"It started with a photo. Entitled Samurai Sissy, the stark black and white 1979 portrait by French artist and conceptualist Jean-Paul Goude depicted steel-cheekboned Amazonian black supermodel turned disco chanteuse Grace Jones wrapped in a dramatic padded-shouldered Issey Miyake creation. At the time Goude and Jones were both artistic and romantic collaborators (he’s the father of Jones’ only child, Paulo born in 1979. In fact Jones is pregnant with Paulo in Samurai Sissy). Sinister but sexy, the image is so powerful, androgynous and alluring it suggested a world of possibilities: Jones as a panther in human form. Black Marlene Dietrich. Female Bowie. Space-age Nefertiti. Dominatrix from outer space. In her 2015 autobiography I’ll Never Write My Memoirs, Jones herself describes it as ‘me as an ominous hard-eyed samurai filtered through something occult and African, the killer clown interrupting some mysterious ceremony.’ Chris Blackwell, head honcho of Island Records, had the photo enlarged and stuck to the wall of his deluxe Compass Point recording studio in the Bahamas, instructing his crack team of musicians, ‘Make a record that sounds like that looks.’"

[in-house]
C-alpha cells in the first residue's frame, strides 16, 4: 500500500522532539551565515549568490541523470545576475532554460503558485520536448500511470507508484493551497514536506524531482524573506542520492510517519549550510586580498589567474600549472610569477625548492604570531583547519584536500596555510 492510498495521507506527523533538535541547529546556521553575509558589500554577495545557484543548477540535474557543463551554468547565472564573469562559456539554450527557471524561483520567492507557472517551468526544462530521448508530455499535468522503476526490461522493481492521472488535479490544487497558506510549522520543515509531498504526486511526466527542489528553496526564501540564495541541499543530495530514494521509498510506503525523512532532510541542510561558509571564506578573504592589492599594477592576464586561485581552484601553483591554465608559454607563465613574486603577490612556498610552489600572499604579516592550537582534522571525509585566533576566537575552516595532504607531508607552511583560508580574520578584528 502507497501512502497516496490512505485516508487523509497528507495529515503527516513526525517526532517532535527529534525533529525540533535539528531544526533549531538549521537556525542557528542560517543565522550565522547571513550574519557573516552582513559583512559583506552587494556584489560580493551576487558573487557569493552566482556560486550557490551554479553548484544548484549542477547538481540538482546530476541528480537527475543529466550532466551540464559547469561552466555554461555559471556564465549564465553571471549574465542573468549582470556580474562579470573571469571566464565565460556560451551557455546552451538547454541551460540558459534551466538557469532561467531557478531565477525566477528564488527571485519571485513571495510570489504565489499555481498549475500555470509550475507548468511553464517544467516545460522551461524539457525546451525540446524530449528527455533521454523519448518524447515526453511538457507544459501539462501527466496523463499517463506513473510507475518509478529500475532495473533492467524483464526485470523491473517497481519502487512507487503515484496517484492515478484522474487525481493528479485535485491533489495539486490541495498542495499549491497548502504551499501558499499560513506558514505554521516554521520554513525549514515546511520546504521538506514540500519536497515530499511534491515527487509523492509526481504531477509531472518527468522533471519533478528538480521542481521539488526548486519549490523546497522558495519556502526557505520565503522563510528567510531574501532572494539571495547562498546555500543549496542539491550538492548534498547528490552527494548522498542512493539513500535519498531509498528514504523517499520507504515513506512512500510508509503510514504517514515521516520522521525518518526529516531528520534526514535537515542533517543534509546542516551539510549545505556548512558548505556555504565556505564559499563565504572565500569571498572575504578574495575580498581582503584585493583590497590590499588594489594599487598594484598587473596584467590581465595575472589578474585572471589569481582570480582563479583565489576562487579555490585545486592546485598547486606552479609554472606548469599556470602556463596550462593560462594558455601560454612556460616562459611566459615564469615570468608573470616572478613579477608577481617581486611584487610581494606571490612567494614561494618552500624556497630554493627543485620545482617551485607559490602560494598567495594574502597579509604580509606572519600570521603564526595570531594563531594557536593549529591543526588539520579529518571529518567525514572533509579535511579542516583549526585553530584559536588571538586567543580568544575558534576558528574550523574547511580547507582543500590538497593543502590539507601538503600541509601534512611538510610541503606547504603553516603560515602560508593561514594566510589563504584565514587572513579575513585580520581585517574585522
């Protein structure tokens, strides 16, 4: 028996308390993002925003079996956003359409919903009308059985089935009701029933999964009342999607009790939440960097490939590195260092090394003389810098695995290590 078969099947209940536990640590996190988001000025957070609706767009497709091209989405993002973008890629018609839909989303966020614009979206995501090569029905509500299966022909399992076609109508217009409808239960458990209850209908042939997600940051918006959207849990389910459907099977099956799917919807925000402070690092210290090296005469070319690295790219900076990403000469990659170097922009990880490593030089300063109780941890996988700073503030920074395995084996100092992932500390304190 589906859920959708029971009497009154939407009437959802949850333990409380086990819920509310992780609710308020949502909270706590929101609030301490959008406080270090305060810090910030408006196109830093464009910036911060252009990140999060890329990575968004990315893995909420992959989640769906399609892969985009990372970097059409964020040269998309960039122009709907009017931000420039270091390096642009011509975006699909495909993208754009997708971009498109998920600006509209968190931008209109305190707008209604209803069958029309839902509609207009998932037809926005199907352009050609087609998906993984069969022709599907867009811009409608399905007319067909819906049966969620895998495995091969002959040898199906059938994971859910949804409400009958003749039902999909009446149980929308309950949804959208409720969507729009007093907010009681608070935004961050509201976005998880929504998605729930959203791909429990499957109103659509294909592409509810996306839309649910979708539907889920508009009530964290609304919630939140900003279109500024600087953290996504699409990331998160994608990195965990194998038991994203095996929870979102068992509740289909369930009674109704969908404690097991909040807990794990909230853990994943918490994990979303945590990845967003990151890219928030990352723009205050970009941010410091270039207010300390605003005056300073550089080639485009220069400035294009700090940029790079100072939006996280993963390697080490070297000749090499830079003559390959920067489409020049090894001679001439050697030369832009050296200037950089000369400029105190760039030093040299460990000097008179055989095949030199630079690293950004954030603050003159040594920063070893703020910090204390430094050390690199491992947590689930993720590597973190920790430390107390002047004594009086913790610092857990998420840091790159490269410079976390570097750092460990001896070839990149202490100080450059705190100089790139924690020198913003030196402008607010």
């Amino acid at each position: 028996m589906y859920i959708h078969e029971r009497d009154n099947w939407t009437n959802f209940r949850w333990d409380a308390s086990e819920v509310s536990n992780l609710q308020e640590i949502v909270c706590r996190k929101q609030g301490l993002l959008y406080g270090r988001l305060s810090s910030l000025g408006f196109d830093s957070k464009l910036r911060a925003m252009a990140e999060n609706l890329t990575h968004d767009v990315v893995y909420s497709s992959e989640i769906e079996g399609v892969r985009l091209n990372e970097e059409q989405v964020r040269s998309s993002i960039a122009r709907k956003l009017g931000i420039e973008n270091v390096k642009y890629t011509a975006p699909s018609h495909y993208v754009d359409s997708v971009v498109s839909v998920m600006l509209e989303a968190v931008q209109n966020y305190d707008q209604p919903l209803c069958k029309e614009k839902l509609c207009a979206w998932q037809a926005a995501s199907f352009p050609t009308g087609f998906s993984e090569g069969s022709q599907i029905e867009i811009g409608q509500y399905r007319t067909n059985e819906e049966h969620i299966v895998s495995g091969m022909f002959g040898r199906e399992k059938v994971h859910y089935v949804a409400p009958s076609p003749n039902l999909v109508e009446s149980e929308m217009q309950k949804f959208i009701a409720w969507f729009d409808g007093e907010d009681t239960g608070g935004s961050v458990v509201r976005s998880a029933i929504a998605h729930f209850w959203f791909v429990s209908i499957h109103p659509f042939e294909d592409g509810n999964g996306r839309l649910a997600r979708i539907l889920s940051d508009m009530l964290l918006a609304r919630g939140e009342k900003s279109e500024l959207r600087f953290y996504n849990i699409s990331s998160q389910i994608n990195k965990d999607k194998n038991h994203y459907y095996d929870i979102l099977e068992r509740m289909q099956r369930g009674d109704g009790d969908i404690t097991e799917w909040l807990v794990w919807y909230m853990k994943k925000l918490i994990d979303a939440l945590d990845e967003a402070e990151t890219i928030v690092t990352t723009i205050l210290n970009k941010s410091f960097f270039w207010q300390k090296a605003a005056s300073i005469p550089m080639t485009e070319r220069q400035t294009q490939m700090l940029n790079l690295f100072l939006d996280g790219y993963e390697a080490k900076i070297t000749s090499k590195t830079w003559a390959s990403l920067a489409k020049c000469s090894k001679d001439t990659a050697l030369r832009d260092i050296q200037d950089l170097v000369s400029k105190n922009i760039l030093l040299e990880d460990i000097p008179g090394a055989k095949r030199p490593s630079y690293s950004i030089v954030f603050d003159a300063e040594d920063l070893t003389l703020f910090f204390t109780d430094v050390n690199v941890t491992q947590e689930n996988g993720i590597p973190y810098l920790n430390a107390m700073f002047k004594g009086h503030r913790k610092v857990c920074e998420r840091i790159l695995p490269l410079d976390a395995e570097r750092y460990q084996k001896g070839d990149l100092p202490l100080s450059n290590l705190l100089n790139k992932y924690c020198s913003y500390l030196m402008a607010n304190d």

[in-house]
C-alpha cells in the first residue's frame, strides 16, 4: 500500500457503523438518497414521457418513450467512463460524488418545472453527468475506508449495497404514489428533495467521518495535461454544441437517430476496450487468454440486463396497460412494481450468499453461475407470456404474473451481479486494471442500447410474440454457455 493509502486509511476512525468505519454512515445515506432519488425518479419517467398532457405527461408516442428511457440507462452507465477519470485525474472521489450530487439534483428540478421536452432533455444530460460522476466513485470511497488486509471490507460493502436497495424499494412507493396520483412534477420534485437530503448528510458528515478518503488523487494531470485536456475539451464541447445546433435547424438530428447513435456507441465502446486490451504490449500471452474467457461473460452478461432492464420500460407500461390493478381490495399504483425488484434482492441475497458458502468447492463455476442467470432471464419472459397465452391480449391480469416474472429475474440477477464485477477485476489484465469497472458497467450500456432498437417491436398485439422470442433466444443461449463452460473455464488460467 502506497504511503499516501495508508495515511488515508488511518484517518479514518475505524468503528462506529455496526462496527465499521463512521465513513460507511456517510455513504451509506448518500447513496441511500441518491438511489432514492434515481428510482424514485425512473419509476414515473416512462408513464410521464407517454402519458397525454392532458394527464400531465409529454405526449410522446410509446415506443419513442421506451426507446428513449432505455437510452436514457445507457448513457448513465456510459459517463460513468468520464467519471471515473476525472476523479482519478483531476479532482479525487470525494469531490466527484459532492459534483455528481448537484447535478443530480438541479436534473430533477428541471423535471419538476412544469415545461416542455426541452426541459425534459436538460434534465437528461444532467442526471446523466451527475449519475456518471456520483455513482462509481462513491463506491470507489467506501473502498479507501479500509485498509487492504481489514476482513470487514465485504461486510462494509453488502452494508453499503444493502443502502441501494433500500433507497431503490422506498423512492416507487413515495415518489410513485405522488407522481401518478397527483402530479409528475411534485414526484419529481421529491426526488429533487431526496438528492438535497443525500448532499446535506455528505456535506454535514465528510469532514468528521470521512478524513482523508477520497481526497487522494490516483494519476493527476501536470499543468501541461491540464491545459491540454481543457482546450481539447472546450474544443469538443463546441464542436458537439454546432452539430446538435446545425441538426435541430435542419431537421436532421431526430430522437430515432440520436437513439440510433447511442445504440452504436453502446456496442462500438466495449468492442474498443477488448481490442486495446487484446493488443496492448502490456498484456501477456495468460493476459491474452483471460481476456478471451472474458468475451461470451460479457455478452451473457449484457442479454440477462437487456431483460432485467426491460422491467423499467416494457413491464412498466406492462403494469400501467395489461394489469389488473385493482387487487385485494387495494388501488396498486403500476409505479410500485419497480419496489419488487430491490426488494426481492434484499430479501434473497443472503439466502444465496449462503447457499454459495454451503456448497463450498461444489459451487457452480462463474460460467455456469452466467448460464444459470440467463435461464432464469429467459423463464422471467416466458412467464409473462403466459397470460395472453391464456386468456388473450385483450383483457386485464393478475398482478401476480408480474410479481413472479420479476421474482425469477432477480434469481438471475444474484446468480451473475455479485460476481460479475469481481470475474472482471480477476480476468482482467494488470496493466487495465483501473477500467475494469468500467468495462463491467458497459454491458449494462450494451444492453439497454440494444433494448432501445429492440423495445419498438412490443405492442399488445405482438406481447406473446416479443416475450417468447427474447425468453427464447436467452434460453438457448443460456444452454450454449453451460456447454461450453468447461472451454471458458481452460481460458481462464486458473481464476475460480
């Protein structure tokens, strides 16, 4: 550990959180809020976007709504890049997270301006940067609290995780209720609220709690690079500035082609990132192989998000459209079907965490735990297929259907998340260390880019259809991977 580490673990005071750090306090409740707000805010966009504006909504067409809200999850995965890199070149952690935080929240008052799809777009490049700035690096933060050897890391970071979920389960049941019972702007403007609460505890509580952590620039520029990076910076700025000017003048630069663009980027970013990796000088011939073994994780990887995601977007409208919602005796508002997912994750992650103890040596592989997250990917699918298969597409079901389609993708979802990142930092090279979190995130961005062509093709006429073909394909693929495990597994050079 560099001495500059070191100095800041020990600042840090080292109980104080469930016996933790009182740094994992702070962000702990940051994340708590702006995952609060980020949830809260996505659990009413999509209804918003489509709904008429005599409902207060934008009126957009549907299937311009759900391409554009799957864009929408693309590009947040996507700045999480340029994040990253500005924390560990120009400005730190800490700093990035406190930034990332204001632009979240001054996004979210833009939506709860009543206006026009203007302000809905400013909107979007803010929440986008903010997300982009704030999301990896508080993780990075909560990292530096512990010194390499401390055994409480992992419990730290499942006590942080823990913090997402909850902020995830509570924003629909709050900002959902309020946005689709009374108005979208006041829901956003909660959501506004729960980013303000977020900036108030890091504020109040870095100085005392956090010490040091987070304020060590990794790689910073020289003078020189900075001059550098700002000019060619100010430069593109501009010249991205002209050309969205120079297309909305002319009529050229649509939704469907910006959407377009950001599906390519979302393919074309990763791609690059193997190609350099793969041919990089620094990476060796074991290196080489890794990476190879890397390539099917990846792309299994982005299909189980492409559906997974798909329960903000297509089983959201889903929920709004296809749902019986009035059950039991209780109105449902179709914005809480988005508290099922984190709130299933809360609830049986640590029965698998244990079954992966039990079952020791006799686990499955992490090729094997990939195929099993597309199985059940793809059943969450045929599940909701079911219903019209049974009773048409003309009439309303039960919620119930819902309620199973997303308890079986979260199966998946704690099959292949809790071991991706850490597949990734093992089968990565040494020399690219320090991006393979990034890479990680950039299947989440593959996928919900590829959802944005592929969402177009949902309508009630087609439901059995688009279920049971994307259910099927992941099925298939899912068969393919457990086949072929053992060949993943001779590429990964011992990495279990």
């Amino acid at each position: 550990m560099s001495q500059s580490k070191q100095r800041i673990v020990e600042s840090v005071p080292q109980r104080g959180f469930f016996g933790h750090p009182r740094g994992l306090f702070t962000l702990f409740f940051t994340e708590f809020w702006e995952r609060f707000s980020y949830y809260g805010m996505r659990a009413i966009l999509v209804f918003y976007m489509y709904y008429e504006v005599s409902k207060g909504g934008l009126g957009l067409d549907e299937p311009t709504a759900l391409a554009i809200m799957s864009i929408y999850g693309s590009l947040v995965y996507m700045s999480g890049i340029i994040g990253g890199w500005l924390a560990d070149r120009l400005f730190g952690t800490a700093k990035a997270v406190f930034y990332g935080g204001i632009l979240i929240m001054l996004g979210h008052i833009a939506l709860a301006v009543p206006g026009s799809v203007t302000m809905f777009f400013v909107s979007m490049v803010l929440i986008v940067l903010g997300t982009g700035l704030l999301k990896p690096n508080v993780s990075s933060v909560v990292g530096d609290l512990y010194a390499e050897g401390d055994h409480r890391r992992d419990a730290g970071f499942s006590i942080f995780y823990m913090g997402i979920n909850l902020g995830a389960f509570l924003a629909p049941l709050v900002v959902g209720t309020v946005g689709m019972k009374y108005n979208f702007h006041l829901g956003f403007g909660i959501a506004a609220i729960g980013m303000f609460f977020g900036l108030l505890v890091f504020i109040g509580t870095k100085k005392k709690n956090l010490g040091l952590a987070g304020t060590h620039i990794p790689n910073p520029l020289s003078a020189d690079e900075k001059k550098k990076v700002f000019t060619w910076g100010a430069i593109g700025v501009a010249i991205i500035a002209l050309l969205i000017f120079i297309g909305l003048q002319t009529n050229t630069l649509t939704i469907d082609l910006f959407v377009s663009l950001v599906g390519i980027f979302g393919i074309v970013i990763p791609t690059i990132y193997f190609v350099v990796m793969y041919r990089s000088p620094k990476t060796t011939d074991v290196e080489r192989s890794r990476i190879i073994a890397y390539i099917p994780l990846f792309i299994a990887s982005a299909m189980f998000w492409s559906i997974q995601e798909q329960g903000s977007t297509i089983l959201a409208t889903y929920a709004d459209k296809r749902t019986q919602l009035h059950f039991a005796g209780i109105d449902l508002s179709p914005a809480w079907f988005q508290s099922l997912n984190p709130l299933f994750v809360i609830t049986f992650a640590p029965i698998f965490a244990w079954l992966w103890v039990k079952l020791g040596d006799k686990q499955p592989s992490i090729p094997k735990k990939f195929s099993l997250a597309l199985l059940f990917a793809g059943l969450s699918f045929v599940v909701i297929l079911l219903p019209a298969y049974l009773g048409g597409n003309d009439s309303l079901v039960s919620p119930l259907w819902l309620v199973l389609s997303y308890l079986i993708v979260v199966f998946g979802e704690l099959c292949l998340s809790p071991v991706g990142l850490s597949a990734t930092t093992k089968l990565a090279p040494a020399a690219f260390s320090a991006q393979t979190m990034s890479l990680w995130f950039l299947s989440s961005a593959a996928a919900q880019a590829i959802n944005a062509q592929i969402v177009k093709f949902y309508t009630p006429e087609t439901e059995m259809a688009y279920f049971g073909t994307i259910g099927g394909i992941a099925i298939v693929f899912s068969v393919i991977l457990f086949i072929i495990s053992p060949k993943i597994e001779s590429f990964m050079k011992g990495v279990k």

A deluxe digitally re-mastered box set of Grace Jones’ 1980 stone-cold classic Warm Leatherette - the ultimate punk-disco hybrid - is out now. Read my full review for Loverboy Magazine here.
/ Fragment from Grace Jones' avant garde 1982 performance art /concert film A One Man Show. Why oh why has this essential art statement never been digitally remastered and reissued on DVD?! /
Further reading: I've blogged about The Jones Girl - one of my all-time favourite artists - a few times now:
Scene report from her 2010 Royal Albert Hall performance
Scene report from her November 2015 book-signing session at Waterstone's in Piccadilly